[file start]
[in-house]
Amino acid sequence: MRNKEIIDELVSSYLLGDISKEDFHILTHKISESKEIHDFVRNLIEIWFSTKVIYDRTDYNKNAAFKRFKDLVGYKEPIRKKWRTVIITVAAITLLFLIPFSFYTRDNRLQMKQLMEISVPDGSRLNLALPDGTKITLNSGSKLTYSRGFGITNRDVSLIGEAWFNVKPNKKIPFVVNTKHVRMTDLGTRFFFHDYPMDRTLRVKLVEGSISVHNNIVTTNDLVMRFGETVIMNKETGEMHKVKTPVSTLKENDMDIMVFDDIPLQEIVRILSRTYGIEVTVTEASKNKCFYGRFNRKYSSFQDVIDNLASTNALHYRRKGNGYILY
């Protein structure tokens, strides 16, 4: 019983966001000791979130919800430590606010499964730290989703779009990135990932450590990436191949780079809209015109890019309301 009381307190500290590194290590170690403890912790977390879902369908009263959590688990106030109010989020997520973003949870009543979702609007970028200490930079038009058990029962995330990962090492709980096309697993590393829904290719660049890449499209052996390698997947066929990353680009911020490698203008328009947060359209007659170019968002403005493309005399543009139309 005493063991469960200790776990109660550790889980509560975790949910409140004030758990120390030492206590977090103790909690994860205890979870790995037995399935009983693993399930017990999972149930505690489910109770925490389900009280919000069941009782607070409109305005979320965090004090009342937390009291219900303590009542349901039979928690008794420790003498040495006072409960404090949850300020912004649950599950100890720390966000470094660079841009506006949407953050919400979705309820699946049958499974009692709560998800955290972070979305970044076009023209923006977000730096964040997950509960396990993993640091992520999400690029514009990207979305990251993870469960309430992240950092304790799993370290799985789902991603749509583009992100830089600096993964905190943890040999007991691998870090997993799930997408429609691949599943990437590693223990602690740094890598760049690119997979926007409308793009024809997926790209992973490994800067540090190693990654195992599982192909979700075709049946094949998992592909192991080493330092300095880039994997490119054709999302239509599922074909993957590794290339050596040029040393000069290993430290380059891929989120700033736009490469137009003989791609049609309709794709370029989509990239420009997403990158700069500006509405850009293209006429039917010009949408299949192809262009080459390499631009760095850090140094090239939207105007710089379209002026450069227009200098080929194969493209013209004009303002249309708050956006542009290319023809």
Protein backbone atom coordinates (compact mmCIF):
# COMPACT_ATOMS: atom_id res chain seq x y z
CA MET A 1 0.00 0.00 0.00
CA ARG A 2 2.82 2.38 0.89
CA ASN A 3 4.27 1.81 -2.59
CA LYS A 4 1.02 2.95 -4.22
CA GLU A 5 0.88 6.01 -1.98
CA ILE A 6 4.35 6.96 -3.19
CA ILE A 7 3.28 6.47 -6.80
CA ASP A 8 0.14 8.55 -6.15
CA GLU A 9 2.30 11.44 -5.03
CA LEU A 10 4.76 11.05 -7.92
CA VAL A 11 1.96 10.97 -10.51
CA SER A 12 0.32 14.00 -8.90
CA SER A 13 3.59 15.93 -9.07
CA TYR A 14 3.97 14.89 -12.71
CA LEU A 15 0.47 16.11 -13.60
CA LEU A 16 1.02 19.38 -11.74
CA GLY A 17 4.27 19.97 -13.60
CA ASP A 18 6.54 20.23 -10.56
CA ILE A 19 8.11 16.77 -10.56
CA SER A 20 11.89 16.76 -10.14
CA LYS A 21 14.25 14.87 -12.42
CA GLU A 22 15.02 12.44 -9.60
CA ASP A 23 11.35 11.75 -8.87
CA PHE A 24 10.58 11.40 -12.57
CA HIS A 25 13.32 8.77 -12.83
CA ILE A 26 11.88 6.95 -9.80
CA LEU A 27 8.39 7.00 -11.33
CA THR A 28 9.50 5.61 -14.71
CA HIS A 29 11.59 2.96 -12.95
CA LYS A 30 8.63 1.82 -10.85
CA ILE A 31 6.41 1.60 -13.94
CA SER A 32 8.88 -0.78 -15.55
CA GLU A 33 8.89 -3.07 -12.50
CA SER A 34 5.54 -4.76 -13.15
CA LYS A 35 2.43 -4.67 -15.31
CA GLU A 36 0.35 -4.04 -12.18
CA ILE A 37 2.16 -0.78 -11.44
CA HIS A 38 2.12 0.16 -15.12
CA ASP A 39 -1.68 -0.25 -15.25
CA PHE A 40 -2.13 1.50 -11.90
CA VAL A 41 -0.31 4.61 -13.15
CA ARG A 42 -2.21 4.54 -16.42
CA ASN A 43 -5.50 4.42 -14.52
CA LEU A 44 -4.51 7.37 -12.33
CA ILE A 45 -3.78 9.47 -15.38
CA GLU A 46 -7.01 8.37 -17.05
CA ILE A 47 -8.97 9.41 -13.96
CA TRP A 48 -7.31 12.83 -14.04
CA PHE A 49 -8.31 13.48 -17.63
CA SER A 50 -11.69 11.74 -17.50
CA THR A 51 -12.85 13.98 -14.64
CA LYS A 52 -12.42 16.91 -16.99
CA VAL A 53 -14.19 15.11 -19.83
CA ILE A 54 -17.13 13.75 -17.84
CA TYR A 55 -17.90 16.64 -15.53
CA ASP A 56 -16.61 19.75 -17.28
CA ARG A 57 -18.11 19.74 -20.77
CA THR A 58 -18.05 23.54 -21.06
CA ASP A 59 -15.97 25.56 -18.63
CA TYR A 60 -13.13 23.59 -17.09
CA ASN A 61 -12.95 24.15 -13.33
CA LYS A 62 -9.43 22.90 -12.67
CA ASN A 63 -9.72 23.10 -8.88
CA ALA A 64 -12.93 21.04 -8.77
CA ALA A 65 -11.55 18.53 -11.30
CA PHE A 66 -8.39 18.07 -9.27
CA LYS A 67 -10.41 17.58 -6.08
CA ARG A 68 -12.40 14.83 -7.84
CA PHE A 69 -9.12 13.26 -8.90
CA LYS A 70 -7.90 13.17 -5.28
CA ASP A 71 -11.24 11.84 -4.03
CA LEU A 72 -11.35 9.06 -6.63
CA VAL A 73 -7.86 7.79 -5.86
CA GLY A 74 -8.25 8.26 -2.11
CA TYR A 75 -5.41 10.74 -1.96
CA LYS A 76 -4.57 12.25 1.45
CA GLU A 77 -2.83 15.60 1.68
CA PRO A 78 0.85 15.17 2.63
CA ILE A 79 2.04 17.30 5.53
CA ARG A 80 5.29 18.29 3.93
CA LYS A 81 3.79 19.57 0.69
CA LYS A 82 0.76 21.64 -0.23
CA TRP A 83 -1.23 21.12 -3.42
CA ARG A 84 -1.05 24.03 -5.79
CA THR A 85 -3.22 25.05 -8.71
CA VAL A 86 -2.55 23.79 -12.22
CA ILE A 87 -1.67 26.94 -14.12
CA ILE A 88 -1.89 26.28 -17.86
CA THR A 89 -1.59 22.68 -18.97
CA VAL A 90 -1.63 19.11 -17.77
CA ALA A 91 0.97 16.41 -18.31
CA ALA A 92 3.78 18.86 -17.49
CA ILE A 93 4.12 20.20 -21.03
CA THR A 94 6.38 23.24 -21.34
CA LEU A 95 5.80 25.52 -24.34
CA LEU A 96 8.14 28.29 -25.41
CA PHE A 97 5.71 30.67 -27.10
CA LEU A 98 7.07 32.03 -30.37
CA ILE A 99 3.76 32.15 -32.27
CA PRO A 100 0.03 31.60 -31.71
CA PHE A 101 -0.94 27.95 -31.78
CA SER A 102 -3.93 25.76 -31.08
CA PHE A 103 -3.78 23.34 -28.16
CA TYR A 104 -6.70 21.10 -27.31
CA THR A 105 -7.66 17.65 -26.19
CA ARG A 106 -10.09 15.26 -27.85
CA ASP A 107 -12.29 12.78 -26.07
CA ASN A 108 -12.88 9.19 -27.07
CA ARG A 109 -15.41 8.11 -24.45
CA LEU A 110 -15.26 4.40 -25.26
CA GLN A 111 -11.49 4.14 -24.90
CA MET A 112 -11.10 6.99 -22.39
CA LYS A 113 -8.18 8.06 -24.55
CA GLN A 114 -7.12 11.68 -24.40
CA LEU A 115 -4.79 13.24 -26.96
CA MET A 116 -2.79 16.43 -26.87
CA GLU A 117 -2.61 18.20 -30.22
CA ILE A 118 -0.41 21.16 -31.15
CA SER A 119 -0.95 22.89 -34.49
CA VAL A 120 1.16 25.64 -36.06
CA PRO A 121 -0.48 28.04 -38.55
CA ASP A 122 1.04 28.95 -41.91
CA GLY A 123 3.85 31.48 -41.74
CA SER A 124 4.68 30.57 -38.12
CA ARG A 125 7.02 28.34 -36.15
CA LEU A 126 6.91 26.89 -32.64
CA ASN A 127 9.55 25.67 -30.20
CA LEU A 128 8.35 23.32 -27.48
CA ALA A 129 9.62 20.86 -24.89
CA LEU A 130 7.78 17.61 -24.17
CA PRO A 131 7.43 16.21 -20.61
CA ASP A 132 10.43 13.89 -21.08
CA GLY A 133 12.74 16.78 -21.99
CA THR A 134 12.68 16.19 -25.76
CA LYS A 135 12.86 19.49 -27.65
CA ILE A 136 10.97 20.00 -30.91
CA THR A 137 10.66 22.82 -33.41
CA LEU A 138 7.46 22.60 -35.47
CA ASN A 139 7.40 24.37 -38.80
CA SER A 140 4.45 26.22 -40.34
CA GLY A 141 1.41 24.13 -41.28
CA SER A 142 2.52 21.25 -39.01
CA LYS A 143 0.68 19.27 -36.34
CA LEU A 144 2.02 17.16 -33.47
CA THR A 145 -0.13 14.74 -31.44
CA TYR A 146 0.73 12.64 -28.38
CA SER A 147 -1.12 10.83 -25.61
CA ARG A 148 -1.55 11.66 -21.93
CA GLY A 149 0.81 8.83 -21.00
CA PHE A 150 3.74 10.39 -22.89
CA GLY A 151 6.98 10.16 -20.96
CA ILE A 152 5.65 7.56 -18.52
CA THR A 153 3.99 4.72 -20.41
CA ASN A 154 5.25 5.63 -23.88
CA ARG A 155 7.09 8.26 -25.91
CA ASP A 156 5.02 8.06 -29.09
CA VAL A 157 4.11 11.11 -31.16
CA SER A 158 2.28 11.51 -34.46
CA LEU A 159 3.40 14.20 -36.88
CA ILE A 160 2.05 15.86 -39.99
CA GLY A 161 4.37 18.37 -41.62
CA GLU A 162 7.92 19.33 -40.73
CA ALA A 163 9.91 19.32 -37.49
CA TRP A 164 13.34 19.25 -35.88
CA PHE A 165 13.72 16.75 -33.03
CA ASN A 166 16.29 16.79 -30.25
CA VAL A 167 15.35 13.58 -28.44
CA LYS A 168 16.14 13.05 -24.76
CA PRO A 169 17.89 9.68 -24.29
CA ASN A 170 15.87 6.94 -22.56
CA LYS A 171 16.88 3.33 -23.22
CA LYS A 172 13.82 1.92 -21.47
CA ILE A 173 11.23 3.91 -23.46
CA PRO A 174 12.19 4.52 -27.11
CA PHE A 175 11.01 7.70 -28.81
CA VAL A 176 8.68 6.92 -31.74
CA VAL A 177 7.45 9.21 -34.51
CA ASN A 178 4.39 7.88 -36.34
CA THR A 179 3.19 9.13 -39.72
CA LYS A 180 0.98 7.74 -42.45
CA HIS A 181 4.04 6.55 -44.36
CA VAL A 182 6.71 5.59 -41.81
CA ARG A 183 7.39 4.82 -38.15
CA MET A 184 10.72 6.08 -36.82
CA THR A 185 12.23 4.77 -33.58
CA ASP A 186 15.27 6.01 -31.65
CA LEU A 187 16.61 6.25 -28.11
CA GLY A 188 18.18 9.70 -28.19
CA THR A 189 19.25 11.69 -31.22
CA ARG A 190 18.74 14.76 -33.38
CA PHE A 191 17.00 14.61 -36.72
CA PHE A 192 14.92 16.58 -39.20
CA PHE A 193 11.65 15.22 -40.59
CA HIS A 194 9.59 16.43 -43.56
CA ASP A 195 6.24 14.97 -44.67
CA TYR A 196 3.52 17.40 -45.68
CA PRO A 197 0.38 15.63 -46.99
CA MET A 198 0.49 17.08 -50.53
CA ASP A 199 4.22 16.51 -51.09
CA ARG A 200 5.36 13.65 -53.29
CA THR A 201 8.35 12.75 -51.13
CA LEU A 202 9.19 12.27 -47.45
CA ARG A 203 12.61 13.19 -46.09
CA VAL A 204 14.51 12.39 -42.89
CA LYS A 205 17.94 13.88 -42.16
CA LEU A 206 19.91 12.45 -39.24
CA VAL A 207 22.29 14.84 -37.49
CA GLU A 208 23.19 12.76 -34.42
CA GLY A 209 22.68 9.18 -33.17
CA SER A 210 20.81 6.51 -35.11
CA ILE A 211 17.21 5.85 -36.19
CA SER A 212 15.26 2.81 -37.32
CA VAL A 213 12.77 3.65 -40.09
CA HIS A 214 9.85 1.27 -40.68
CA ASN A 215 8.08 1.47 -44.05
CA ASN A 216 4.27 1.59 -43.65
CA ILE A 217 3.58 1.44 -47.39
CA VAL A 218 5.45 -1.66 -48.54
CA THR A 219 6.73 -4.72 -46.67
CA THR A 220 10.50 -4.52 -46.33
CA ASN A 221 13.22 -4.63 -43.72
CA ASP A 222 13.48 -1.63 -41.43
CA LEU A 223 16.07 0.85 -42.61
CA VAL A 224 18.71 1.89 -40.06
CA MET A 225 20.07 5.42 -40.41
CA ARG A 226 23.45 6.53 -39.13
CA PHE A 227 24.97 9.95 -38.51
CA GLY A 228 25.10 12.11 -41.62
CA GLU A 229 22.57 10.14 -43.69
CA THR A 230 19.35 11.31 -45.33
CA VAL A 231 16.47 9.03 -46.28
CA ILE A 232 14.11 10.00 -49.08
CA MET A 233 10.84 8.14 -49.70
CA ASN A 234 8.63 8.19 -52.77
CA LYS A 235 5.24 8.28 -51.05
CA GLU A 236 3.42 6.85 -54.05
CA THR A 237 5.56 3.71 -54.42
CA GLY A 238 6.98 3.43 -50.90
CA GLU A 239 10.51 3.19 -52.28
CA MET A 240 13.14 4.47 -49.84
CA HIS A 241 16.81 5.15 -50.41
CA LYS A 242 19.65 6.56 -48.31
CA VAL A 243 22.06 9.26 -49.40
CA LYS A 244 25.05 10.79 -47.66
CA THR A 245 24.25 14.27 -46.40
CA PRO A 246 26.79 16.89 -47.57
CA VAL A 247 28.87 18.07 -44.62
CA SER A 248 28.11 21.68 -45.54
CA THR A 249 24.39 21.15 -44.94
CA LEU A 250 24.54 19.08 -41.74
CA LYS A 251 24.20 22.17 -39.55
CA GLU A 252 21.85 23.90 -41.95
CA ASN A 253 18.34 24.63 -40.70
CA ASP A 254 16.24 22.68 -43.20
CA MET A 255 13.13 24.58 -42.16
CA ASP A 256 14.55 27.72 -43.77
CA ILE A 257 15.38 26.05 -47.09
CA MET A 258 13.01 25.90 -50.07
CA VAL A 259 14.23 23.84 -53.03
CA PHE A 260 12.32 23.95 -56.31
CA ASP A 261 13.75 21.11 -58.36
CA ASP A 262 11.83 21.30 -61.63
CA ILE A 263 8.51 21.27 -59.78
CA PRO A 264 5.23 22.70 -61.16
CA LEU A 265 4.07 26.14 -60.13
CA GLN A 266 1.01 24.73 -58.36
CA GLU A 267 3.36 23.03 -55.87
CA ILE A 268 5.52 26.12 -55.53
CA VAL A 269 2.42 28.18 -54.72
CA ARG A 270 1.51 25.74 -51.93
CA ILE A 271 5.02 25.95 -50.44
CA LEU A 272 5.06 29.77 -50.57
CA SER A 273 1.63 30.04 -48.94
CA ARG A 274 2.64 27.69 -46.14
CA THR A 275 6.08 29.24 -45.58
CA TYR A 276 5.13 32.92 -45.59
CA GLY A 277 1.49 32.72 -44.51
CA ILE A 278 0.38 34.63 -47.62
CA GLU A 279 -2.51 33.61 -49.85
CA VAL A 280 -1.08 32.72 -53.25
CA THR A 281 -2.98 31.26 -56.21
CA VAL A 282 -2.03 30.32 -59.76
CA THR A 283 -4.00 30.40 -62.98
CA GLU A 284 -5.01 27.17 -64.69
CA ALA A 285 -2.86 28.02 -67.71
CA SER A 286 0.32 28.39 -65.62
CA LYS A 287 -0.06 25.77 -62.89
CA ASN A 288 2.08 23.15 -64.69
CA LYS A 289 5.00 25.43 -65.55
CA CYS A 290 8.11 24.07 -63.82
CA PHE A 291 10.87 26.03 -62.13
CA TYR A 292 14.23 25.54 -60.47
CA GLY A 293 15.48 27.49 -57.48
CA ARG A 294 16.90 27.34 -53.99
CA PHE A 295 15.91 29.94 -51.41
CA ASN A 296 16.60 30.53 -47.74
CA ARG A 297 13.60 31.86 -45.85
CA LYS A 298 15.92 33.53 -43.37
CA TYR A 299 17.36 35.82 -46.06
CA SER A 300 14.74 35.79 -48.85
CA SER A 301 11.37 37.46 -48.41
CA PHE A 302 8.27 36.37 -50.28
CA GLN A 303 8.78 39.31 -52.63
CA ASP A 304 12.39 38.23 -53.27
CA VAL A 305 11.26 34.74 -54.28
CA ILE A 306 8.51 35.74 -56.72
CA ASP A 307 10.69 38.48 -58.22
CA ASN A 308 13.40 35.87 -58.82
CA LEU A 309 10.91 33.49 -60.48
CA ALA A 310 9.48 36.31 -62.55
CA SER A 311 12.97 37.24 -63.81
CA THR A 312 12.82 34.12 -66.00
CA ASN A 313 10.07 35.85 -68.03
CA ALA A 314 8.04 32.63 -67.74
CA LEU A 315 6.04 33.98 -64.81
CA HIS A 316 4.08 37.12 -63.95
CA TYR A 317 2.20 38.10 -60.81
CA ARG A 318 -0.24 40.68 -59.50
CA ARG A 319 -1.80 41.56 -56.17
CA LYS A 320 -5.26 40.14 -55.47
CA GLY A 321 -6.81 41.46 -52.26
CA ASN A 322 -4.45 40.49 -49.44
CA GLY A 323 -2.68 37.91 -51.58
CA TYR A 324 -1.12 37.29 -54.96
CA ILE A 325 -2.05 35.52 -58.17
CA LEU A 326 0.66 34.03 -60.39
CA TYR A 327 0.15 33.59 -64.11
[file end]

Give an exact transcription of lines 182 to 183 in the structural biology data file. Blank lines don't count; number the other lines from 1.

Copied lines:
CA VAL A 177 7.45 9.21 -34.51
CA ASN A 178 4.39 7.88 -36.34